Tipsy Laird, It’s a Trifle

Tipsy Laird is the fourth and final preview recipe from my companion cookbook to Love Inherited. Made with fresh raspberries and loads of custard and whipped cream over cubes of delicious pound cake, this dessert won’t disappoint.

fresh raspberries for dessertTIPSY LAIRD

Tipsy *Laird is often served as the dessert course at a *Burn’s Night Supper or on Hogmanay. This Scottish version of the English Trifle is both a visual treat and easy to make.

Make Tipsy Laird in one large glass trifle bowl to show off the pretty layers or divided into individual glass compote dishes.


10 ounces (285g) pound cake, halved, cut into thick slices

10 ounces (285g) fresh raspberries

6 tablespoons (90ml) Scotch (whisky) or Drambuie (juice for a nonalcoholic version)

2 cups (472ml) thick custard sauce

2 cups (472ml) whipping cream (double cream), softly whipped

Handful toasted slivered (flaked) almonds

optional—grated chocolate over the top


Arrange cake slices in bottom of the dish.

Layer raspberries, reserving a few to decorate the top.

Drizzle liquor or juice over raspberries.

Spoon custard over in thick layer.

Spoon whipped cream over.

Decorate the top with a few raspberries and toasted slivered almonds.

NOTES: I recommend Bird’s Custard Powder. It’s a great egg-free custard shortcut that has been a staple for UK cooks since 1844. But the trick to getting the custard thick enough is to add seriously heaping tablespoons (US) of the powder. And, Americans, remember the UK pint is 20 ounces, so adjust the milk. Use a twig whisk to prevent lumps.

Scotch is what makes this dessert Scottish. But if you’re not a fan of Scotch, I recommend you go with Drambuie, a sweet Scotch-based liqueur, and you can still call it Scottish. Of course, a trifle by any name, or with any flavored liquid soaking into the cake and raspberries, will taste as sweet.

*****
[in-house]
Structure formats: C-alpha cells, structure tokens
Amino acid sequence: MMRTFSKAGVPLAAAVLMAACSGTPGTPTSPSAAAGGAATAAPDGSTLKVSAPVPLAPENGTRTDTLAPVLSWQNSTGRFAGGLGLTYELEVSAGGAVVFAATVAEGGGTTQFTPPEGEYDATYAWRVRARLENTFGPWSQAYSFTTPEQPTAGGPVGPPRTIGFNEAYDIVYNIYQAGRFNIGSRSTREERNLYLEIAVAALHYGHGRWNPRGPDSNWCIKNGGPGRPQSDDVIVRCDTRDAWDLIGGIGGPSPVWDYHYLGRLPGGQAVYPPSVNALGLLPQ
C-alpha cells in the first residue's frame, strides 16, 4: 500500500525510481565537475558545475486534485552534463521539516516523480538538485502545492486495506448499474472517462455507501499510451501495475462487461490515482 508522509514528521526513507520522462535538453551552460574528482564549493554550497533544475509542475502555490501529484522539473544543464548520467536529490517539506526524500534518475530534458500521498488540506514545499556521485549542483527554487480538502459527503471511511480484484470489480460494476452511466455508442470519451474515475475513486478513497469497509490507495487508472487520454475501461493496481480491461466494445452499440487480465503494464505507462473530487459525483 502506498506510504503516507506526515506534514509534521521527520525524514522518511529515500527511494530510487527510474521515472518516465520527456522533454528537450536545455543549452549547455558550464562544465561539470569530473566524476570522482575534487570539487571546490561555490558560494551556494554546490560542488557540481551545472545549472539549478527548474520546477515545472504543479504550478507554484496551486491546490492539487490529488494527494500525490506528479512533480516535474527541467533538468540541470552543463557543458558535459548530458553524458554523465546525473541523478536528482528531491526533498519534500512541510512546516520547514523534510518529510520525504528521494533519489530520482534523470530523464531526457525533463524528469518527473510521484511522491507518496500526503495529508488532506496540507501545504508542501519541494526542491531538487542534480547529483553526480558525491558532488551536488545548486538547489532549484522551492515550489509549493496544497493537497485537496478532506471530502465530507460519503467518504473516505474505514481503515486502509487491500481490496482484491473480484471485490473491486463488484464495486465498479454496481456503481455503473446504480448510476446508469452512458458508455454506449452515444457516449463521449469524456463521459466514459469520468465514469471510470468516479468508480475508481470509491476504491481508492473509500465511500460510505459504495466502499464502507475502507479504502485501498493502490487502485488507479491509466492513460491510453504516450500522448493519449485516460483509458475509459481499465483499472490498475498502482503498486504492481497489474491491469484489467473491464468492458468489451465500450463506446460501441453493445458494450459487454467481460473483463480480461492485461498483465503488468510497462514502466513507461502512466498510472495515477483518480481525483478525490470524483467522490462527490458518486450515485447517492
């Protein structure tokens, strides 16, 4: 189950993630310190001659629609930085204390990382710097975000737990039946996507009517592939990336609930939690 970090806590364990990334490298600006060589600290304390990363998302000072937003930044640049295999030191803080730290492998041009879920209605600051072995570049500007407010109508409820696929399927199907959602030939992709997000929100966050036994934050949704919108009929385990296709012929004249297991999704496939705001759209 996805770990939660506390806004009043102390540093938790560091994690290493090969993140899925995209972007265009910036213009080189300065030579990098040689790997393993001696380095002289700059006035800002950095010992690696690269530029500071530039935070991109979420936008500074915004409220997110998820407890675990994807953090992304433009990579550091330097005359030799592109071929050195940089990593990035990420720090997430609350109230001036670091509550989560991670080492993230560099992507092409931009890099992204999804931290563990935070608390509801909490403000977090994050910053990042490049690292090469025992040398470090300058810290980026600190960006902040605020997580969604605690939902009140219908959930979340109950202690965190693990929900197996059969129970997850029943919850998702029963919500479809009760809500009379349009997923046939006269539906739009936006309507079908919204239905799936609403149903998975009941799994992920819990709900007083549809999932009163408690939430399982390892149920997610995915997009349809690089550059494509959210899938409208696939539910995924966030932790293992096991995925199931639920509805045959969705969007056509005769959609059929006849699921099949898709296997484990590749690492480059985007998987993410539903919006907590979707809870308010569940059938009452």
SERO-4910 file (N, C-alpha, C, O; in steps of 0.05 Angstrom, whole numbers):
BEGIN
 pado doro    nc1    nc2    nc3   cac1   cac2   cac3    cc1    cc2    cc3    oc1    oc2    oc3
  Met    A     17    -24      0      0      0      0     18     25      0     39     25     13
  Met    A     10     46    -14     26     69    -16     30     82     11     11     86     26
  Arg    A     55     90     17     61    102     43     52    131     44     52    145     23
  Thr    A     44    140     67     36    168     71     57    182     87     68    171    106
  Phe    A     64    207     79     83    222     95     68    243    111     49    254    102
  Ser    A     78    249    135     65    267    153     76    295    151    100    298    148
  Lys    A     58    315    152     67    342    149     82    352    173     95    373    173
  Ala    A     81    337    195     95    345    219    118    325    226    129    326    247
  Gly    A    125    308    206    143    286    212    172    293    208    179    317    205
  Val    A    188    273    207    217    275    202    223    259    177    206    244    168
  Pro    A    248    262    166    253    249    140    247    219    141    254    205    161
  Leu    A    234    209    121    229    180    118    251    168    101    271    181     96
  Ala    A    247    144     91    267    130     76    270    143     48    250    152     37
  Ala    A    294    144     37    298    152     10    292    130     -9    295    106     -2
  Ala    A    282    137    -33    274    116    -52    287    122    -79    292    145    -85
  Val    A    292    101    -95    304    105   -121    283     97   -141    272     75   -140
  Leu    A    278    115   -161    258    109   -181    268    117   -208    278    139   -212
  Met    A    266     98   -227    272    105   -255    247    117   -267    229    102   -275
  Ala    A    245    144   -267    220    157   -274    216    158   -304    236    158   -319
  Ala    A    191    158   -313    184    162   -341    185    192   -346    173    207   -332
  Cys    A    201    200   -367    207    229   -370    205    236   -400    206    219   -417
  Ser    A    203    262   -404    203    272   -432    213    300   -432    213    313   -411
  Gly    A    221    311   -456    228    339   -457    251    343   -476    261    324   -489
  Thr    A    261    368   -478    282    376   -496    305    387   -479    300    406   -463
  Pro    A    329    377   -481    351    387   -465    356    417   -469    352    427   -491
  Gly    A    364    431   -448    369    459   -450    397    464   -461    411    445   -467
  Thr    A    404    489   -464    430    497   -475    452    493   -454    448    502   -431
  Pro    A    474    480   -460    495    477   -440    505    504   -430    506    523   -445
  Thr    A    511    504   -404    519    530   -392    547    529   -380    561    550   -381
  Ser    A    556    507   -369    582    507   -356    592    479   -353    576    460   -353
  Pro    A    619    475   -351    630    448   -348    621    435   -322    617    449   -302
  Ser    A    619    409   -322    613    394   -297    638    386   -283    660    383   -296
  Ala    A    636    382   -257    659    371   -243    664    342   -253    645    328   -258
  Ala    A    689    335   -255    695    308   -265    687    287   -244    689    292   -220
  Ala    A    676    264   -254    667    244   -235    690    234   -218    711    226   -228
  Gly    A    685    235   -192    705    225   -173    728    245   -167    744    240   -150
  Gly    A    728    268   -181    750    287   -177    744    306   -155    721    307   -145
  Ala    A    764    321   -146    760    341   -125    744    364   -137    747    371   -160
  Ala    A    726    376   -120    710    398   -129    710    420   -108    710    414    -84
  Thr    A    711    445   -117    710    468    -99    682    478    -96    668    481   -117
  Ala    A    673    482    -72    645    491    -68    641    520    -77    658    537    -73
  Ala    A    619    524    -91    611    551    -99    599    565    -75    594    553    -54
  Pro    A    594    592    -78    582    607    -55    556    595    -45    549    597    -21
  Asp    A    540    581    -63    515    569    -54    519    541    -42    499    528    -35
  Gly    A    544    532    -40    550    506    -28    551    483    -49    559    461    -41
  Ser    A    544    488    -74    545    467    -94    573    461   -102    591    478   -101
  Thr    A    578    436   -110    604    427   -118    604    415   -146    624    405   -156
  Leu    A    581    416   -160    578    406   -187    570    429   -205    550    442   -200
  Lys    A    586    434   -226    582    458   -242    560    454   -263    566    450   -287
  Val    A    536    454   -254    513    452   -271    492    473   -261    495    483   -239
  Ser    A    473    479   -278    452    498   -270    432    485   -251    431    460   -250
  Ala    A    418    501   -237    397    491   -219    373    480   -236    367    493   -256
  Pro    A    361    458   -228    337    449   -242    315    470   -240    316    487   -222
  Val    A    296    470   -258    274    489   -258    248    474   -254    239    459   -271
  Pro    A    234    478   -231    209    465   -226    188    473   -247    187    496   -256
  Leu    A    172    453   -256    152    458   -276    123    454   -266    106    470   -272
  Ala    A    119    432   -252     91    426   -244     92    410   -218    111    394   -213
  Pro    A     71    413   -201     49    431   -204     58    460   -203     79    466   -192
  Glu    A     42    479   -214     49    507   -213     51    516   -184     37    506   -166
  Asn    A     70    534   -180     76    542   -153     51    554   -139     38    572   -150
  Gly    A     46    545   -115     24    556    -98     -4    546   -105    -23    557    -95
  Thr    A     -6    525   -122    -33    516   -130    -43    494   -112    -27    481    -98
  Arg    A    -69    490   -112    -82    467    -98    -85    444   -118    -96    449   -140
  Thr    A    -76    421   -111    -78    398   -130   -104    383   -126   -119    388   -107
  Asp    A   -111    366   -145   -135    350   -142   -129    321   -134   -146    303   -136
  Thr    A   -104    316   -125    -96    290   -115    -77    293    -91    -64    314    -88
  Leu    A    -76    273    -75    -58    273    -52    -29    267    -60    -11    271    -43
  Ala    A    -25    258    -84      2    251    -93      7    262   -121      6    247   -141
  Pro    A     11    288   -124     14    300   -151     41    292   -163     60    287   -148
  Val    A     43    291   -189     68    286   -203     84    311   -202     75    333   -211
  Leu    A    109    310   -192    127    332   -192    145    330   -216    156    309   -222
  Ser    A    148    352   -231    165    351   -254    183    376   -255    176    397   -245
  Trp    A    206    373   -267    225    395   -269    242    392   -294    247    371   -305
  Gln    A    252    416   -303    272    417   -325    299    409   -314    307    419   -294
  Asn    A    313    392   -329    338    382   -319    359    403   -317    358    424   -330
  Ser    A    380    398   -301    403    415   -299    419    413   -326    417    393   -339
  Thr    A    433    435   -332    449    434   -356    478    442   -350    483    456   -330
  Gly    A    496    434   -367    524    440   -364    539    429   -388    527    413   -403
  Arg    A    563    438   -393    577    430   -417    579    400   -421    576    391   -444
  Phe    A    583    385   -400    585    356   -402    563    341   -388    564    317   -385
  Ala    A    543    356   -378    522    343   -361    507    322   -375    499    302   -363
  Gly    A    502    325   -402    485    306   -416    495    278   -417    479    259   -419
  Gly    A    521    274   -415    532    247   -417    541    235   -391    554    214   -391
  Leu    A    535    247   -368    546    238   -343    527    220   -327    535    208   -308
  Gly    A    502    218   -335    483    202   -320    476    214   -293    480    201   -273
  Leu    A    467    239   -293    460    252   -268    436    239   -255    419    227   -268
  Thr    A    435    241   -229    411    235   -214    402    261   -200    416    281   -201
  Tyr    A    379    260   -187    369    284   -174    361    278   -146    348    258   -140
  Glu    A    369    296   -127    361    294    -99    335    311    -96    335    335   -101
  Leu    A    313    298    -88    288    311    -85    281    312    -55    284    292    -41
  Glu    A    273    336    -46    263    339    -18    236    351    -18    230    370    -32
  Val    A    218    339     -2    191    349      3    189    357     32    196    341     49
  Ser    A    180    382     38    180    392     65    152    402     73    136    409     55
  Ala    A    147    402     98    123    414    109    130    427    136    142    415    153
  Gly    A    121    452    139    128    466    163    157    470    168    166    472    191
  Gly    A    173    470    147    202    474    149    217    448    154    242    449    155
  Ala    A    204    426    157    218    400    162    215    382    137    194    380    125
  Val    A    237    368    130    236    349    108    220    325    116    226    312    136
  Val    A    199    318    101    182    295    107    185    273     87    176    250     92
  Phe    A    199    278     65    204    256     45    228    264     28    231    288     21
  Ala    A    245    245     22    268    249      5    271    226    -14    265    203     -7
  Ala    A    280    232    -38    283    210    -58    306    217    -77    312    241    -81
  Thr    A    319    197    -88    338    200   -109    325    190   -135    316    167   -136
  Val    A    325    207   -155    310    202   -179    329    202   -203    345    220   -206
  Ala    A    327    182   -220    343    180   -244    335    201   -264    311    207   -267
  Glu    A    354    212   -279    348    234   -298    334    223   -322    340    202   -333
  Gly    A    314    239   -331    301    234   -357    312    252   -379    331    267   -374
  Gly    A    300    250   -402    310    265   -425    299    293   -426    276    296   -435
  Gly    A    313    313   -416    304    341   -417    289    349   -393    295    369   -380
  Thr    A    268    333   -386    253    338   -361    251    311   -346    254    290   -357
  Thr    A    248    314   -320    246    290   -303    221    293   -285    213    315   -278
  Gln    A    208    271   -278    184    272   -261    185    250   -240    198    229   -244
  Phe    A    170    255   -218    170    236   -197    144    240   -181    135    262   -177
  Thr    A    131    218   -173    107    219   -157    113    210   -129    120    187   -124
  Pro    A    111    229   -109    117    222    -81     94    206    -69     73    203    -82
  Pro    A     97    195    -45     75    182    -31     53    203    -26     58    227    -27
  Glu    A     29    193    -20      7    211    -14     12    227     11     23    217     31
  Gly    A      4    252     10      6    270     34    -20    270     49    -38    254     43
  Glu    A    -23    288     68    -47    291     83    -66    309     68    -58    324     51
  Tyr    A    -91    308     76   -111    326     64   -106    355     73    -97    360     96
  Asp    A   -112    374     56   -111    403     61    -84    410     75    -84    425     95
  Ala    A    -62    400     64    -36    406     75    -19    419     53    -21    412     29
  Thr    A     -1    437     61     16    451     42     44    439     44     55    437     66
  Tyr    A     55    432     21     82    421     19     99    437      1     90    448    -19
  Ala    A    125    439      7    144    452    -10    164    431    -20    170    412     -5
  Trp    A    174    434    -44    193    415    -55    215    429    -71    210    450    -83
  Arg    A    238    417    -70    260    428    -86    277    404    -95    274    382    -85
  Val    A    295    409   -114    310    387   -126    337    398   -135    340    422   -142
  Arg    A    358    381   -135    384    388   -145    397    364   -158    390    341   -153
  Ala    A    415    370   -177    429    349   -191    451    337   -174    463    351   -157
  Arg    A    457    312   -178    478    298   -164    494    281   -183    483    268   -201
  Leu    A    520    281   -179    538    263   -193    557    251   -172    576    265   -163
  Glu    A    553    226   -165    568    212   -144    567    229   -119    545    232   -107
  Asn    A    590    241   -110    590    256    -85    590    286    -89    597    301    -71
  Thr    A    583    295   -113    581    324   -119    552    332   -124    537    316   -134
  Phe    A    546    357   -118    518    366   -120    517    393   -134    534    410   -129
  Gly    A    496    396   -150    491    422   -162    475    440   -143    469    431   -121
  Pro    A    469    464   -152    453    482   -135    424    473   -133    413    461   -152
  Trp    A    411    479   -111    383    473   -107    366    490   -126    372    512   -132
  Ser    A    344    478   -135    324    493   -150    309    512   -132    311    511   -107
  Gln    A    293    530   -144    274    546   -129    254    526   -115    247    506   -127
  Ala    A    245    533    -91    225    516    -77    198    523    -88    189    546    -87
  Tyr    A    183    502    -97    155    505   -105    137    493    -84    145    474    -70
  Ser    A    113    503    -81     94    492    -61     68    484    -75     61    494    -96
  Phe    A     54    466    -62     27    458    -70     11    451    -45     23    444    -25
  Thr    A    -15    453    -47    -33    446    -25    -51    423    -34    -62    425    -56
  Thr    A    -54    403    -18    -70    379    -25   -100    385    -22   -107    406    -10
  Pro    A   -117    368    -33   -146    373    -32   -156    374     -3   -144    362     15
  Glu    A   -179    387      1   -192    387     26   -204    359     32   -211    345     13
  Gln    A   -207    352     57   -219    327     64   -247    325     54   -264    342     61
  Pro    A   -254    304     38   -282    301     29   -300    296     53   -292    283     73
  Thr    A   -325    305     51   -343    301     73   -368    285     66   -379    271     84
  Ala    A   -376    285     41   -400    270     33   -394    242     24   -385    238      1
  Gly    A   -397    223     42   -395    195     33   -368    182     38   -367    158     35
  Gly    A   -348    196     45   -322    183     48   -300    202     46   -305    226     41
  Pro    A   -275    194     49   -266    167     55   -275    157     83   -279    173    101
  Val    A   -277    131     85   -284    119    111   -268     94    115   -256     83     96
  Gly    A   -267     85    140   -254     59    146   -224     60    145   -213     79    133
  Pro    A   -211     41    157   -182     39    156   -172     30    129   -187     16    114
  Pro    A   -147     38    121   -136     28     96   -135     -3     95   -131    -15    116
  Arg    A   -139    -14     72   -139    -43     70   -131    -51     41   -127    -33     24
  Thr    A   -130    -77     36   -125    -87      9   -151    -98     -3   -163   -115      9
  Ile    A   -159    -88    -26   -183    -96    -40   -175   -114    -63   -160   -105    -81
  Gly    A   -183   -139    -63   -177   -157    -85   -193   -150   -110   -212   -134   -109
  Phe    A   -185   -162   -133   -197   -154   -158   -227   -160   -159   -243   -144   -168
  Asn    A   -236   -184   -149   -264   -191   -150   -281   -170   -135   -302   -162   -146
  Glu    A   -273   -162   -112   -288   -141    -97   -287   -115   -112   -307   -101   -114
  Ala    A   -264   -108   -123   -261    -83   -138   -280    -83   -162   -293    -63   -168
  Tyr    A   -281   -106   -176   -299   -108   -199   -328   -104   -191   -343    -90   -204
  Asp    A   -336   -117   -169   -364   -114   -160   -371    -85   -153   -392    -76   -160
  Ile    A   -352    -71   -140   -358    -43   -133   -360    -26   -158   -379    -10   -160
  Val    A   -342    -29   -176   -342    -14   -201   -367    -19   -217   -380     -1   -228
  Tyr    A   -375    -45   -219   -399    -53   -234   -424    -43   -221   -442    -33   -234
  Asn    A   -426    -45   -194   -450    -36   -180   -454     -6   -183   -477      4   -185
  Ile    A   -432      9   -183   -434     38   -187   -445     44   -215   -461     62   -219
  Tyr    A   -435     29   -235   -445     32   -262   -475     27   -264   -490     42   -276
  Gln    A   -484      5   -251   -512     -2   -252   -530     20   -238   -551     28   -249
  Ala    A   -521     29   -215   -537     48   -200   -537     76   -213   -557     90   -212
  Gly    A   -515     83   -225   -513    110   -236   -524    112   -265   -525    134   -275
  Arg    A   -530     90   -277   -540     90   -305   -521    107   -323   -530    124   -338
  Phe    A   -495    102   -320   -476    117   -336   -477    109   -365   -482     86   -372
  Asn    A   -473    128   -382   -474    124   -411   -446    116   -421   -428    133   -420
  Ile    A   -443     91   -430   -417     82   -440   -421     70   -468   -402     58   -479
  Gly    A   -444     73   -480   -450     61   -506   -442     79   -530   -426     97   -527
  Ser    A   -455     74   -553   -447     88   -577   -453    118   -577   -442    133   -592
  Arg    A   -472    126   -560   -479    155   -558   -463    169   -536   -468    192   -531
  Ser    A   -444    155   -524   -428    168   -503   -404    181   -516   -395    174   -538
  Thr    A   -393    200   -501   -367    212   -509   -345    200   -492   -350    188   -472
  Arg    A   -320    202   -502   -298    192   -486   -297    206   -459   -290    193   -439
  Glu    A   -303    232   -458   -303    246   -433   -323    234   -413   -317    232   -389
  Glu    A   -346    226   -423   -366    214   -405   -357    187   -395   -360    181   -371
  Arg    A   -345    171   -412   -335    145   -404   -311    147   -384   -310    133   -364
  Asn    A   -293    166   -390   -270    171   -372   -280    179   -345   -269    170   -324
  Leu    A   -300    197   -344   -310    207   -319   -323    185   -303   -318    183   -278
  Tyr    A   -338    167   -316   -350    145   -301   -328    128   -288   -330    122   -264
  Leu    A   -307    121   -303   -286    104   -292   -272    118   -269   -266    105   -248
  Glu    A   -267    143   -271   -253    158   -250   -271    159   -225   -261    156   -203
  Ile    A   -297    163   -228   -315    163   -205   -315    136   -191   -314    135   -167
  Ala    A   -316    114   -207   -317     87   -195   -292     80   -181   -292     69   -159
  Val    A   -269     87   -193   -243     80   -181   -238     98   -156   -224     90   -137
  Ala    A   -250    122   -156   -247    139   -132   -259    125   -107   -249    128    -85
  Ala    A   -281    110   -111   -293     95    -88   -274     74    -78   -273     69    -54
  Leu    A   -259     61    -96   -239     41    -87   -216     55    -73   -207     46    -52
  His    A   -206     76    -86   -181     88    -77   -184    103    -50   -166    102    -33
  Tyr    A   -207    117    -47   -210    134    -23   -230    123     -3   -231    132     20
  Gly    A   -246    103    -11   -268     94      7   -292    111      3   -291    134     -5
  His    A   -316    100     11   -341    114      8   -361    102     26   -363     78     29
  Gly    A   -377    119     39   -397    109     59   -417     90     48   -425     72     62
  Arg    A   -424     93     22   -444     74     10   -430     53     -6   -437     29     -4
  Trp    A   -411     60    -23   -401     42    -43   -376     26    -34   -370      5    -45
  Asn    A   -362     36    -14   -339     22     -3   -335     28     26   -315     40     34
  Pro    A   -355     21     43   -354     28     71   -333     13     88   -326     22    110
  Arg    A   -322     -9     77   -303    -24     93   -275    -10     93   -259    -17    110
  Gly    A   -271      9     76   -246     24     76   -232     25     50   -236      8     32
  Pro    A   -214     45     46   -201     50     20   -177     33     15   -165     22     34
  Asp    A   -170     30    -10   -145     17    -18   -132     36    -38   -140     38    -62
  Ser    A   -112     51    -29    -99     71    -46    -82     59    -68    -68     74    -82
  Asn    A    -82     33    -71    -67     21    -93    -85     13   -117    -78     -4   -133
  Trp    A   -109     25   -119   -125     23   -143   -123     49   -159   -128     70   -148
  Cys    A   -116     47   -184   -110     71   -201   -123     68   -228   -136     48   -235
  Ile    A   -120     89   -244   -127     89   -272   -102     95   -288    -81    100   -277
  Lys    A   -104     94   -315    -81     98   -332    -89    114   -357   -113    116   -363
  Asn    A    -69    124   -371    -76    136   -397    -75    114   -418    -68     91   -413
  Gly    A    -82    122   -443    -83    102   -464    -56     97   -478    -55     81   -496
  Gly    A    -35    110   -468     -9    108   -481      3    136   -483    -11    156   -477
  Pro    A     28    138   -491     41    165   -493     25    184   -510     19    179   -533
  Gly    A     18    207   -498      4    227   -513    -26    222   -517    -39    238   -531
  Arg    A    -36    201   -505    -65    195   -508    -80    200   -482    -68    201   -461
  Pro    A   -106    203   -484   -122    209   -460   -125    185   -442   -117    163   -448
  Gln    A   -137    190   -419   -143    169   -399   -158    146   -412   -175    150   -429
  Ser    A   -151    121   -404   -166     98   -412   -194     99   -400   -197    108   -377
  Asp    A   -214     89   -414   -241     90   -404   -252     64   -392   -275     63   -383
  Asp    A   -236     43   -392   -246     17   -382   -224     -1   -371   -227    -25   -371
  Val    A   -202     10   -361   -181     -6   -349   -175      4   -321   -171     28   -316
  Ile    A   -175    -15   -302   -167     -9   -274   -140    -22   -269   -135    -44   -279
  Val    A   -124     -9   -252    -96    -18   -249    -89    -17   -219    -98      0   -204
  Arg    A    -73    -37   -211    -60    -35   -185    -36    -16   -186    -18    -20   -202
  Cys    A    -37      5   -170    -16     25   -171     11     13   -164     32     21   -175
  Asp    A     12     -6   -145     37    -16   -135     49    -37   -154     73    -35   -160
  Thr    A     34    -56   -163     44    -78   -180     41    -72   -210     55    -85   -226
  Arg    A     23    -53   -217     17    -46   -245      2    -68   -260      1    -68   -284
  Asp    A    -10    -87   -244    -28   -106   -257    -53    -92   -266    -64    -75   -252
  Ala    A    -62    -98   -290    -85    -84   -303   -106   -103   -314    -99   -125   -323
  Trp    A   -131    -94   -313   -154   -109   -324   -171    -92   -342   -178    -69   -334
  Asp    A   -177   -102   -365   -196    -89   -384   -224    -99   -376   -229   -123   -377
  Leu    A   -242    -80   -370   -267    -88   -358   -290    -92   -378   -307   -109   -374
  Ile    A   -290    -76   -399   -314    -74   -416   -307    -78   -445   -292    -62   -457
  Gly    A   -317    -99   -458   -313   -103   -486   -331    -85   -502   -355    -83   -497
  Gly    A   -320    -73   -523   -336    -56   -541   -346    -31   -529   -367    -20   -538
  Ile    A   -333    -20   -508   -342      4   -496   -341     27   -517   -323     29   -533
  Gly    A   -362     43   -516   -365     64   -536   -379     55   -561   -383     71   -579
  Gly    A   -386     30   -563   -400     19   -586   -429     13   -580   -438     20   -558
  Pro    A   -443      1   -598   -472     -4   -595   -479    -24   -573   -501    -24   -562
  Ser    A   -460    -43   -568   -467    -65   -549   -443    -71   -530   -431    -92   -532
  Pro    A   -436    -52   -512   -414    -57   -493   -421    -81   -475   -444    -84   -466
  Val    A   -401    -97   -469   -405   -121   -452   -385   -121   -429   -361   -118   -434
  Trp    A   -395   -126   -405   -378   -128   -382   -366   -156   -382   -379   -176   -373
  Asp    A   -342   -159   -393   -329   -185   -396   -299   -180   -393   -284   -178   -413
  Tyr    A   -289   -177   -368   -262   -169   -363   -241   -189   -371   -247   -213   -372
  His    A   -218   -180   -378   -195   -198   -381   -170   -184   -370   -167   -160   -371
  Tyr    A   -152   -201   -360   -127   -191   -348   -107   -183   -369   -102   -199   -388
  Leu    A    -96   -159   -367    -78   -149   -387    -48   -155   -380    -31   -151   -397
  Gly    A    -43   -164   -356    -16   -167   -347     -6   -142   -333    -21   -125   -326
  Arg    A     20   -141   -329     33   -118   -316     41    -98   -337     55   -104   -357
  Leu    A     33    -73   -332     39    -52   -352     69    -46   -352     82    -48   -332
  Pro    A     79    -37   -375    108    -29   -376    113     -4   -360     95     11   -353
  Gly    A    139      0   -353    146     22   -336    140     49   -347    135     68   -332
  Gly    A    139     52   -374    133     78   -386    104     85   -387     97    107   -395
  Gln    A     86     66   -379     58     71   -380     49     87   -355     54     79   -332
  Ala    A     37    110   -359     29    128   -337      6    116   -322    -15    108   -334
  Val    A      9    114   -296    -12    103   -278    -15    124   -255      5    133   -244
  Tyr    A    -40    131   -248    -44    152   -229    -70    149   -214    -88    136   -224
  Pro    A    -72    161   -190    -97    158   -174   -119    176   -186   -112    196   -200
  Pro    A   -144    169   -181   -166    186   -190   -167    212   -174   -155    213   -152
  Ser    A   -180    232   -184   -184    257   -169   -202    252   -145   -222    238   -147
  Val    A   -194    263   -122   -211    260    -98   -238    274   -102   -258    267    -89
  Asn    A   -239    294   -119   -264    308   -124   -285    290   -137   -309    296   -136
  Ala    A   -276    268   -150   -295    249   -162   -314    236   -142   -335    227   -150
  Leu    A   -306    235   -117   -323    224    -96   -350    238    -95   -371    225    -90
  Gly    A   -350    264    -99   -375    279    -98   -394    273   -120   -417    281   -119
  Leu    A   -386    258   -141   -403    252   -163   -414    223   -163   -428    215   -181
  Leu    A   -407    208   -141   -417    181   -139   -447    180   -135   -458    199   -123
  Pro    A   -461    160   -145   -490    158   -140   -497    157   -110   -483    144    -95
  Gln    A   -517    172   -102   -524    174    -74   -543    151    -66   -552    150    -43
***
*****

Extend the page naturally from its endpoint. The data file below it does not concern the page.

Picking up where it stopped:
Don’t make the trifle too far ahead.

*What’s a laird? A laird is the owner of a large and long-established estate in Scotland. Laird is a description, not a title, dating to the fifteenth century, though many holders of the designation may have hereditary and conferred titles as well. In Love Inherited, readers meet Sir Duncan Eideard Armstrong Sinclair, 10th Baronet, Laird of Fionnloch, owner of Glengorm House and a 65,000-acre estate in the western Highlands of Scotland.

*What’s a Burn’s Night Supper? The Scots revere Robert Burns, and January 25th, the poet’s birthday, is a night of revelry and ritual like only the Scots can do. It involves bagpipes, haggis, and whisky. There’s quite the Burn’s Night Supper in Love Inherited.

Adapted from recipe at The Spruce Eats.

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